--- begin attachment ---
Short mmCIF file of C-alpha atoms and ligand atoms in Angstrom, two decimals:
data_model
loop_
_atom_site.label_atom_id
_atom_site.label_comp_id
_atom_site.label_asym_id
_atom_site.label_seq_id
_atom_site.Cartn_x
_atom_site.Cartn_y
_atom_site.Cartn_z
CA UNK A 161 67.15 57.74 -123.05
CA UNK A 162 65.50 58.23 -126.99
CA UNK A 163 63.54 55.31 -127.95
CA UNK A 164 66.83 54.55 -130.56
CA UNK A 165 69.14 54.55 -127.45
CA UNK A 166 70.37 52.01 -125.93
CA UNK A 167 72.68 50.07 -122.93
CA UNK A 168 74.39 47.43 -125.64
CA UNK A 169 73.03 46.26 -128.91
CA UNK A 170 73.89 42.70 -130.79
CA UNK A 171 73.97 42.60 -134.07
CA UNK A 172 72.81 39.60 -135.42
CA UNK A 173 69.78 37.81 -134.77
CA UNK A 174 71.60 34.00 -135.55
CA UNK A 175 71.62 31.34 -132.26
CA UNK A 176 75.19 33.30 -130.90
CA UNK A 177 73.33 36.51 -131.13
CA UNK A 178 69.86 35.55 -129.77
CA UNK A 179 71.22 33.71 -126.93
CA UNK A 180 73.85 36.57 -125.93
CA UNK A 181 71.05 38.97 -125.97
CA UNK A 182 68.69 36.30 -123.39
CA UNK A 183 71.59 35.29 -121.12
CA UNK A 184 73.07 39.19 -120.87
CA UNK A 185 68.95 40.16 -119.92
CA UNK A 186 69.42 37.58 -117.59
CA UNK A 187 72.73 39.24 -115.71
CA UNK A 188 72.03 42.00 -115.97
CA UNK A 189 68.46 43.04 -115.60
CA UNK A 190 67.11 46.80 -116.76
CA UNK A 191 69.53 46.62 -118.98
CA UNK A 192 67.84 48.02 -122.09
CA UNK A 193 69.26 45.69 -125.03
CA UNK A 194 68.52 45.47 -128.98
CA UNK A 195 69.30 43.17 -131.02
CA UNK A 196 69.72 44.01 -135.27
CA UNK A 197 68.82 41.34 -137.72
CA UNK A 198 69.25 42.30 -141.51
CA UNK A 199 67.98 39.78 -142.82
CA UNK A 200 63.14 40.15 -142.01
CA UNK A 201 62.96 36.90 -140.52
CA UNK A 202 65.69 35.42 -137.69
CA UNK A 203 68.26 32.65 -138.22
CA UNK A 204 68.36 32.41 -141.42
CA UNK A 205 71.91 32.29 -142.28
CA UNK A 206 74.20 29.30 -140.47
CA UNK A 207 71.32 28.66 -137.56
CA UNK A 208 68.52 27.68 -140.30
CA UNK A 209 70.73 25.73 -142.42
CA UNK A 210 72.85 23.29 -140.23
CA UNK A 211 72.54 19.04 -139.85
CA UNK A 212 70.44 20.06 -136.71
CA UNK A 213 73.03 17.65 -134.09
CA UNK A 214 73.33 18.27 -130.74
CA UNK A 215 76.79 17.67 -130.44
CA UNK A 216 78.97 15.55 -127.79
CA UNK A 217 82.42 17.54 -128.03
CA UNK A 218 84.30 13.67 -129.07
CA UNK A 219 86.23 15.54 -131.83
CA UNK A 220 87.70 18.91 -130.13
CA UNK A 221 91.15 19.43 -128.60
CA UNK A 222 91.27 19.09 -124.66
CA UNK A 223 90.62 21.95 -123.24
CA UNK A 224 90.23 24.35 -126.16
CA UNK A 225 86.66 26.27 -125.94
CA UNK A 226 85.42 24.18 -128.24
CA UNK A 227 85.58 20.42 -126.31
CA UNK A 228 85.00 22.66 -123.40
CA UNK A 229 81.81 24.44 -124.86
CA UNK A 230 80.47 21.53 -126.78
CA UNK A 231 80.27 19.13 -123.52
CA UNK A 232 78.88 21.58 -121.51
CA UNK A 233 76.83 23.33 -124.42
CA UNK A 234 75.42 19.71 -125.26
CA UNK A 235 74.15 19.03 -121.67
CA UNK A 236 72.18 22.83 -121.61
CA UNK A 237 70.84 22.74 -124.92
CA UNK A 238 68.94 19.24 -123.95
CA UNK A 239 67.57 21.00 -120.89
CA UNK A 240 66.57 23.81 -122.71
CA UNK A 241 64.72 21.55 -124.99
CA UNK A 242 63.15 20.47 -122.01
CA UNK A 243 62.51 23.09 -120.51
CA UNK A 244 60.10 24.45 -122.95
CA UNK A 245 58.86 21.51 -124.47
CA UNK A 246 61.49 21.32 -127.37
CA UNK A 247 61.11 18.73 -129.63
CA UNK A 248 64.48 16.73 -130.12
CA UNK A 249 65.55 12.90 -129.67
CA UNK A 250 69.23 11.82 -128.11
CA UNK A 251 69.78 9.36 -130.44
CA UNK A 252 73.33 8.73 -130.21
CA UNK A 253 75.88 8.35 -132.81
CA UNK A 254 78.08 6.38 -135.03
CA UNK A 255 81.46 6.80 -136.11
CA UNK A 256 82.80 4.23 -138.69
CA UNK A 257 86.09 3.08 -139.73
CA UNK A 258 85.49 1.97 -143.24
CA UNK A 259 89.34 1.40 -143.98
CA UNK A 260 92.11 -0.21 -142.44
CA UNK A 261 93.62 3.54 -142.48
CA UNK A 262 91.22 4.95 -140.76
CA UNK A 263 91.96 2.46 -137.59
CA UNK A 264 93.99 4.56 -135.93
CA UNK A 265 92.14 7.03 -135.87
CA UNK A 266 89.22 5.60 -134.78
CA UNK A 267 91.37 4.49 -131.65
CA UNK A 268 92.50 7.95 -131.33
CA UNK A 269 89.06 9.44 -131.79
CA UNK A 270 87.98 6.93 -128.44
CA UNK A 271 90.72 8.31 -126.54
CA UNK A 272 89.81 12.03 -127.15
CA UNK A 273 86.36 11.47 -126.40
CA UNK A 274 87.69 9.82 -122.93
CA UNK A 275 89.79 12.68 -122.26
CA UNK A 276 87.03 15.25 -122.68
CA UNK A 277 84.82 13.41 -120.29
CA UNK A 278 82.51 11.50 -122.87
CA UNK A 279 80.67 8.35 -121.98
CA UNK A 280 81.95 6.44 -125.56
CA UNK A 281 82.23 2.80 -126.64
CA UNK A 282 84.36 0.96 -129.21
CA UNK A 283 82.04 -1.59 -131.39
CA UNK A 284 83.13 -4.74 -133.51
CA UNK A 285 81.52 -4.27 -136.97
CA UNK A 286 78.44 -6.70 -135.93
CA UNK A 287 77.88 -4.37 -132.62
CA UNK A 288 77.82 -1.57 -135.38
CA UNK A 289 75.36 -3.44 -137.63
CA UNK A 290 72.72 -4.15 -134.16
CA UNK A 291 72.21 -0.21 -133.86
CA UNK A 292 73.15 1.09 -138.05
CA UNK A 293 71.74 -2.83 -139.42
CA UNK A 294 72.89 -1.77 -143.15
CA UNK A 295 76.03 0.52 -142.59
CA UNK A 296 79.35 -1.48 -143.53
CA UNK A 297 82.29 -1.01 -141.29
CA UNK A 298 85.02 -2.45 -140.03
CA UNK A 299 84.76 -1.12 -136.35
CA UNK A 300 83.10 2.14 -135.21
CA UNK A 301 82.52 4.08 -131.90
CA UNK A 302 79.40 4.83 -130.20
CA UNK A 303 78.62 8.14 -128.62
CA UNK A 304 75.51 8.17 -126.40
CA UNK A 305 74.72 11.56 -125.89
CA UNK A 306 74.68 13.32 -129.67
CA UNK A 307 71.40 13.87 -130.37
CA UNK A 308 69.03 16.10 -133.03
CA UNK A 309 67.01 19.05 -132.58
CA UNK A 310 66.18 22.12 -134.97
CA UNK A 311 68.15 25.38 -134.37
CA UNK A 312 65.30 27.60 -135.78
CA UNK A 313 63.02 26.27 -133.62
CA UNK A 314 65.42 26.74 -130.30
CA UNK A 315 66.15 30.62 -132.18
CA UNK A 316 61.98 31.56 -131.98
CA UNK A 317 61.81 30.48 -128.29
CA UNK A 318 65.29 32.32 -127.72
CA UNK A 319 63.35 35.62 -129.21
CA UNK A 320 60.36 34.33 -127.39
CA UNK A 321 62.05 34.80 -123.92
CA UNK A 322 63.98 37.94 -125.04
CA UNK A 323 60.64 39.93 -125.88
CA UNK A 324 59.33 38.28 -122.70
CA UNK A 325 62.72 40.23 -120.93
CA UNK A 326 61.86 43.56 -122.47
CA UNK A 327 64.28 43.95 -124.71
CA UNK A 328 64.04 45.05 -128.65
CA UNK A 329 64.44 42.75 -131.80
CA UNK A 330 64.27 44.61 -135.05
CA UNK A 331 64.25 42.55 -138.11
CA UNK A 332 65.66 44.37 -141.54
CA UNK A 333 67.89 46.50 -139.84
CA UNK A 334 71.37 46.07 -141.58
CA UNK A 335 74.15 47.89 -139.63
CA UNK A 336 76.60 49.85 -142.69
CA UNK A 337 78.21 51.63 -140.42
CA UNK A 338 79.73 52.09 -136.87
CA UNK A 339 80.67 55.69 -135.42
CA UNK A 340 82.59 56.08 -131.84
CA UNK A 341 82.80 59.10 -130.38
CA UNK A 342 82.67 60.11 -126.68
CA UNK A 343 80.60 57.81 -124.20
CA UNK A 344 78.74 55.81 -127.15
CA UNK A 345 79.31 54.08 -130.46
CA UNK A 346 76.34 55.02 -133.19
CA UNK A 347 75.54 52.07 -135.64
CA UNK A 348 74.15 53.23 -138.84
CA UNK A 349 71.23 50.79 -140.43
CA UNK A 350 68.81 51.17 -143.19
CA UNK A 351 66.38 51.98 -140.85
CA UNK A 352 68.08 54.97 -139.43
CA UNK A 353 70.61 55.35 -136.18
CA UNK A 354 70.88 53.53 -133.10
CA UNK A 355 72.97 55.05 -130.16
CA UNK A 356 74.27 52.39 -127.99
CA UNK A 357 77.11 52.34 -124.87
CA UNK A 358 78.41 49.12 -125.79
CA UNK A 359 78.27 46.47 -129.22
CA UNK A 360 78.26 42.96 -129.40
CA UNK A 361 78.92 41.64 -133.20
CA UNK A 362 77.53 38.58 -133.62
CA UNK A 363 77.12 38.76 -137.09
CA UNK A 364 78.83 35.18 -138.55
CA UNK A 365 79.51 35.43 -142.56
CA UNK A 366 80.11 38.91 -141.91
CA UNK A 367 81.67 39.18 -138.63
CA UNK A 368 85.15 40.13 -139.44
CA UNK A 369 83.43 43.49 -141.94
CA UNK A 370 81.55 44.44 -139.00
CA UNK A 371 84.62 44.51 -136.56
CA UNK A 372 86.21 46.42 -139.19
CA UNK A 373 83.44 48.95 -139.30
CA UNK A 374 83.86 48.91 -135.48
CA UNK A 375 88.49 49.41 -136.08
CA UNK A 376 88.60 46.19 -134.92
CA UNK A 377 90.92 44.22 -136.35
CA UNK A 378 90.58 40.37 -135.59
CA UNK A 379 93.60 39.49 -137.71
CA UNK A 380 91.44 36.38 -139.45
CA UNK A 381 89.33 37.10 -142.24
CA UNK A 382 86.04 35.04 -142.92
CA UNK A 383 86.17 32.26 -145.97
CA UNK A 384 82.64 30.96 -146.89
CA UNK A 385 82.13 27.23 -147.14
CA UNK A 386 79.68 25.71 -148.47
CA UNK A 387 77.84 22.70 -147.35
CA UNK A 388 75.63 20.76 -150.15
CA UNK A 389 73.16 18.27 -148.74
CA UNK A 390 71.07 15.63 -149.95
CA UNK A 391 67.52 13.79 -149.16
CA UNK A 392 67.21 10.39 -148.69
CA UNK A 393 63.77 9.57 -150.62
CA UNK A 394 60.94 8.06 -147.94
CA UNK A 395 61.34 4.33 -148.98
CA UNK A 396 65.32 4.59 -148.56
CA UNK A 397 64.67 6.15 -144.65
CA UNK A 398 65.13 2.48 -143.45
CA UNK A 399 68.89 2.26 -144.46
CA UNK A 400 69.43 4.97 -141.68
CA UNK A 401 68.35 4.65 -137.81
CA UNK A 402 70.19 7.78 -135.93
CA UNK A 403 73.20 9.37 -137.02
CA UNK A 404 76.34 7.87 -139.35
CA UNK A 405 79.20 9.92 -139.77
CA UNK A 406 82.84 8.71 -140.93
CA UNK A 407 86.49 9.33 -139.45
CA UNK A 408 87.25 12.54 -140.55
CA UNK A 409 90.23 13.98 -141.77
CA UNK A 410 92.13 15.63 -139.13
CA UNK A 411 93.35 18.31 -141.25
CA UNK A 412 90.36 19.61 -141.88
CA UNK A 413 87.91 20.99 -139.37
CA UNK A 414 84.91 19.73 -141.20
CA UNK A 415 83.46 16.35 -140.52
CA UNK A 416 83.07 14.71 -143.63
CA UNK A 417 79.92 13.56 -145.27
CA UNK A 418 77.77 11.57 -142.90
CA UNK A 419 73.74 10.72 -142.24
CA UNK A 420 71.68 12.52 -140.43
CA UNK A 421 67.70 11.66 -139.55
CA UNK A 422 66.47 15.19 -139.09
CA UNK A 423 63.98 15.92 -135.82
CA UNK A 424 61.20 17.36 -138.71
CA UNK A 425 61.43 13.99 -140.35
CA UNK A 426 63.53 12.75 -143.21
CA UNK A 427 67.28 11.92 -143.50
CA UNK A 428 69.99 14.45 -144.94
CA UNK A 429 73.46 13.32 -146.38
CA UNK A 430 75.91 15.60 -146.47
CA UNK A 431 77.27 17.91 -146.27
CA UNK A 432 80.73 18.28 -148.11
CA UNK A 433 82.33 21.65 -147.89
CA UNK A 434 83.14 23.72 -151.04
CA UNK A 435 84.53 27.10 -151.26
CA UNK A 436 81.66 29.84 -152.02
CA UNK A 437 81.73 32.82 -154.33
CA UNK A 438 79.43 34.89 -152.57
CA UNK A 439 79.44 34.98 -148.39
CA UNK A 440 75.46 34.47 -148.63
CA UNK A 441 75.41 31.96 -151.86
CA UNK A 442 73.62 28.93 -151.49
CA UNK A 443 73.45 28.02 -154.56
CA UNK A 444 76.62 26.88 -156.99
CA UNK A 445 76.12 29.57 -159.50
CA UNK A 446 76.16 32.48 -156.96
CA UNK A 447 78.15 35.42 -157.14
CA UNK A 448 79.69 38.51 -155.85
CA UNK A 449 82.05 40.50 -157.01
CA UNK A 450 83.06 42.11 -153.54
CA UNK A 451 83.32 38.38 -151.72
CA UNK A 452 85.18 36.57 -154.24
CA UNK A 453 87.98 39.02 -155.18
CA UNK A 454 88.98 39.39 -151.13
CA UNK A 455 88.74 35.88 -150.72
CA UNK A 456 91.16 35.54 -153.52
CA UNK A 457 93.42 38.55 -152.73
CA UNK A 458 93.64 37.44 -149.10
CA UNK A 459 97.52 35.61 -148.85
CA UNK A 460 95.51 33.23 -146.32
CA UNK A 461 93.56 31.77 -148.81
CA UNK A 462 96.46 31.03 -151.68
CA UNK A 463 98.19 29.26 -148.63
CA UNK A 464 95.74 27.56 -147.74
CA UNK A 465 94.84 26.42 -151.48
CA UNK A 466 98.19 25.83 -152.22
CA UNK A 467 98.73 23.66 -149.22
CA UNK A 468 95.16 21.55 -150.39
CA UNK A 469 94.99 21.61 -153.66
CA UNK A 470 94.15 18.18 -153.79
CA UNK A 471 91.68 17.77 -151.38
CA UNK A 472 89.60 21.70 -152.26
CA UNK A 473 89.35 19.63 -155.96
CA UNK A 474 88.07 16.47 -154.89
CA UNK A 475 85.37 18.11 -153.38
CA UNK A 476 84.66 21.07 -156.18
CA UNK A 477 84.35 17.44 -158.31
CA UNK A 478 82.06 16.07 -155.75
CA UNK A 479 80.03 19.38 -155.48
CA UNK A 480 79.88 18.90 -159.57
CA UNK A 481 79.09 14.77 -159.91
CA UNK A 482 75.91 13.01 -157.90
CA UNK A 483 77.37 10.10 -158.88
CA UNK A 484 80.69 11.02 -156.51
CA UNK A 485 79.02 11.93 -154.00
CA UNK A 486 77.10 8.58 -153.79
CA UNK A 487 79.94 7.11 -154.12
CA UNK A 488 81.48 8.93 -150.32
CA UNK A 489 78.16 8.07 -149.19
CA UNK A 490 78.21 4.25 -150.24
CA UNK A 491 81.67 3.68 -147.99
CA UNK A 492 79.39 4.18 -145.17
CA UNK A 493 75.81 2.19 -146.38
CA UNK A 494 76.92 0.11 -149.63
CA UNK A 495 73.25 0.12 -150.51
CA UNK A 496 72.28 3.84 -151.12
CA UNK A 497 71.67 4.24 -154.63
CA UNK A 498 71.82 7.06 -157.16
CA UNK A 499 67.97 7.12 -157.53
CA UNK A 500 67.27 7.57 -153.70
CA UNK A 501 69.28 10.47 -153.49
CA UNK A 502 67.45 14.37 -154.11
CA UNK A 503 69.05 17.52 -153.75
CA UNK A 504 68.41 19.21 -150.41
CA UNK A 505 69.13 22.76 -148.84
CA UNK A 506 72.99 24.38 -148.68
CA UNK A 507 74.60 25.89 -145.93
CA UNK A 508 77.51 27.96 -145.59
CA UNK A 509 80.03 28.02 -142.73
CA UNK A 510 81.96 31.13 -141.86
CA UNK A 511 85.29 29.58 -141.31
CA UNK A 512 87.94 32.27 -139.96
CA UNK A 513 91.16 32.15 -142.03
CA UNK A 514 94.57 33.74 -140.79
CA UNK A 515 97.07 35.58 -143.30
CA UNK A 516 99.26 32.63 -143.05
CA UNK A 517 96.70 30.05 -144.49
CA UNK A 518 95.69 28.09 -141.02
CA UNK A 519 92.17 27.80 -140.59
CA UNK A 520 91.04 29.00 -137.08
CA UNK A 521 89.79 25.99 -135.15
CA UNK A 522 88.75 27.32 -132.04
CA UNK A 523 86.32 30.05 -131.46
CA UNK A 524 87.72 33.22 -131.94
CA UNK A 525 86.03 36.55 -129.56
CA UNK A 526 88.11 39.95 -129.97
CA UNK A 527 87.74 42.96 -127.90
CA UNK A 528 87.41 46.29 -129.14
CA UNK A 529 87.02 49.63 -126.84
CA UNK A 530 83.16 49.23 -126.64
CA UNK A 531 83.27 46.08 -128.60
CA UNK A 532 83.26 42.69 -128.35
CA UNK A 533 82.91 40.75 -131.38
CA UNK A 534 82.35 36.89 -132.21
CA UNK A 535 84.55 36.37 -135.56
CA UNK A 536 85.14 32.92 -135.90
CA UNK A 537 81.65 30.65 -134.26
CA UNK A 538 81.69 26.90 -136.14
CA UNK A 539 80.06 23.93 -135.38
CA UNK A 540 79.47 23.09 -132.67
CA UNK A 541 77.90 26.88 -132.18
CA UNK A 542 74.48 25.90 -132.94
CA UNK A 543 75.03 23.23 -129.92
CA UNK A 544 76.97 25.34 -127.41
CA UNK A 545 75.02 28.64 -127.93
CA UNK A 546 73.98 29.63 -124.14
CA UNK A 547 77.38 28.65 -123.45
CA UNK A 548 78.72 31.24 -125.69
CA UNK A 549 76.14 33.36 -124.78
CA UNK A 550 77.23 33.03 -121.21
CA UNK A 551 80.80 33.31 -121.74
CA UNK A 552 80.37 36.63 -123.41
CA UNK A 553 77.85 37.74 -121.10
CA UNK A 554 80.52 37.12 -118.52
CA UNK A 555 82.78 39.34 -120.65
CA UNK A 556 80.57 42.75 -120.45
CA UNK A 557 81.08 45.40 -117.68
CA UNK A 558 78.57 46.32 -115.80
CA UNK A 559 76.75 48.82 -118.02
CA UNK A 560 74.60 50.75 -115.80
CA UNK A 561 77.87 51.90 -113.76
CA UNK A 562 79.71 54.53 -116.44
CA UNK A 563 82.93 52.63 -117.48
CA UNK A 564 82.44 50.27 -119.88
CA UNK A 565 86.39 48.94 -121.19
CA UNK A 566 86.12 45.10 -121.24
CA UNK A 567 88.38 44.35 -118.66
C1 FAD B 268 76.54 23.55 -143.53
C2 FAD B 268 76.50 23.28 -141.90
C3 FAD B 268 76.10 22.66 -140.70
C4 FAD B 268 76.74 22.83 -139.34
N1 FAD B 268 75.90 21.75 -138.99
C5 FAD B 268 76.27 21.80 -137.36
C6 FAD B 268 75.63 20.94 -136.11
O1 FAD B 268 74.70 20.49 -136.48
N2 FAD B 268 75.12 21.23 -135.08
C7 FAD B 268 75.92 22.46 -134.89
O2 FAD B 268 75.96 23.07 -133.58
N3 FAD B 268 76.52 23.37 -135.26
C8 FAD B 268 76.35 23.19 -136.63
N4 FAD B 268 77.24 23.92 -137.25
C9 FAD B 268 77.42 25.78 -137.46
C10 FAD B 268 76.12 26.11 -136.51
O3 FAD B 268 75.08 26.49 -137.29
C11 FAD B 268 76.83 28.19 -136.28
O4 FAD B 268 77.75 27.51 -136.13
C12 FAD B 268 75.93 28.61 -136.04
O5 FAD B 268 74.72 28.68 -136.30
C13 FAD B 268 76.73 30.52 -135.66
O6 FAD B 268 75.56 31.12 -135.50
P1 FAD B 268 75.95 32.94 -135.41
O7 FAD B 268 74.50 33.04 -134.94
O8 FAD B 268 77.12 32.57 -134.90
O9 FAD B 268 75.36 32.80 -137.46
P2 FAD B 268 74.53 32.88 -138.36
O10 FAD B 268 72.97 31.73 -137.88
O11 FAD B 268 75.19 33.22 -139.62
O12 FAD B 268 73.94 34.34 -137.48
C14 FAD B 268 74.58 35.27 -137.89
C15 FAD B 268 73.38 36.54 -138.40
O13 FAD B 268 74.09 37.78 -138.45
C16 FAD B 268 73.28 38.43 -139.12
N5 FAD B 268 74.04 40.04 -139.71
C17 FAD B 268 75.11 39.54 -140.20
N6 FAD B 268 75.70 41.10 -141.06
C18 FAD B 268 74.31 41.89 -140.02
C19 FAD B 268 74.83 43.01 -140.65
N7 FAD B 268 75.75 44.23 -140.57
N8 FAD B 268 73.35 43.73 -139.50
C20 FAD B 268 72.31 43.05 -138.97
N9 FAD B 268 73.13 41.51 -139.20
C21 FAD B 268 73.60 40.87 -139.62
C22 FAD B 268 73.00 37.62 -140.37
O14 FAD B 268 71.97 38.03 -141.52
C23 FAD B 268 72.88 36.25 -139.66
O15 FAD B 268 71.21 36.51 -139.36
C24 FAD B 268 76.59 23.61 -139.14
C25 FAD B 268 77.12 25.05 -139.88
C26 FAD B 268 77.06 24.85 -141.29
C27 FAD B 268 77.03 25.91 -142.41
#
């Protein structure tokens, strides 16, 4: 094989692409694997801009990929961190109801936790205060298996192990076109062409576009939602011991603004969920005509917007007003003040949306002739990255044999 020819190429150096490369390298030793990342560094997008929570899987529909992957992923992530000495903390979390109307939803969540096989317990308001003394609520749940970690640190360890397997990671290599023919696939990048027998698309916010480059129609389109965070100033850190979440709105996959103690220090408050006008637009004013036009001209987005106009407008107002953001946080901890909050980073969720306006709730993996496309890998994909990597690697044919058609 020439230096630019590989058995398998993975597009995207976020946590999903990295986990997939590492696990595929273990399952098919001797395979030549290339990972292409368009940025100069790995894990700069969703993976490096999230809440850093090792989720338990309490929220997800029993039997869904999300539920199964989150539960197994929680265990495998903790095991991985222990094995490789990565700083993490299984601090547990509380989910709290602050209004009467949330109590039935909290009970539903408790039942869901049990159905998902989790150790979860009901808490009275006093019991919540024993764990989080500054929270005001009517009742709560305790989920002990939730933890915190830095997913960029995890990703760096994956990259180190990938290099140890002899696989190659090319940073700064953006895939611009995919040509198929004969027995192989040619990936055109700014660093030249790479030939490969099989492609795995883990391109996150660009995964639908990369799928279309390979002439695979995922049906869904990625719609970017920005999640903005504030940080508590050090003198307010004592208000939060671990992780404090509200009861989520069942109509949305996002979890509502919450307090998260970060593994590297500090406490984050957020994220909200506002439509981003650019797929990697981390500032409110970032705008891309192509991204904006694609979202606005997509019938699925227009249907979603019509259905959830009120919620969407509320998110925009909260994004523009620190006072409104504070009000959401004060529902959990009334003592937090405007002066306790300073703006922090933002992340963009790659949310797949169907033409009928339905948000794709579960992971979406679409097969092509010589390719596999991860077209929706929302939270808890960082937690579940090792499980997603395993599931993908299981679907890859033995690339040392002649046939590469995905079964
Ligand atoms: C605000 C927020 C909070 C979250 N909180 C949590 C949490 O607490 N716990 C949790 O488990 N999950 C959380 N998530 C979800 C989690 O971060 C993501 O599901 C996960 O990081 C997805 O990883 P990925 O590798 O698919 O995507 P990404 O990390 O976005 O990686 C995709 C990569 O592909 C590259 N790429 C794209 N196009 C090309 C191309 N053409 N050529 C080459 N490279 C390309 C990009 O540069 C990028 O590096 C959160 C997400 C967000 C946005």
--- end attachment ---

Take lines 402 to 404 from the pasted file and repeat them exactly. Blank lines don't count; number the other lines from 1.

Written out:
CA UNK A 552 80.37 36.63 -123.41
CA UNK A 553 77.85 37.74 -121.10
CA UNK A 554 80.52 37.12 -118.52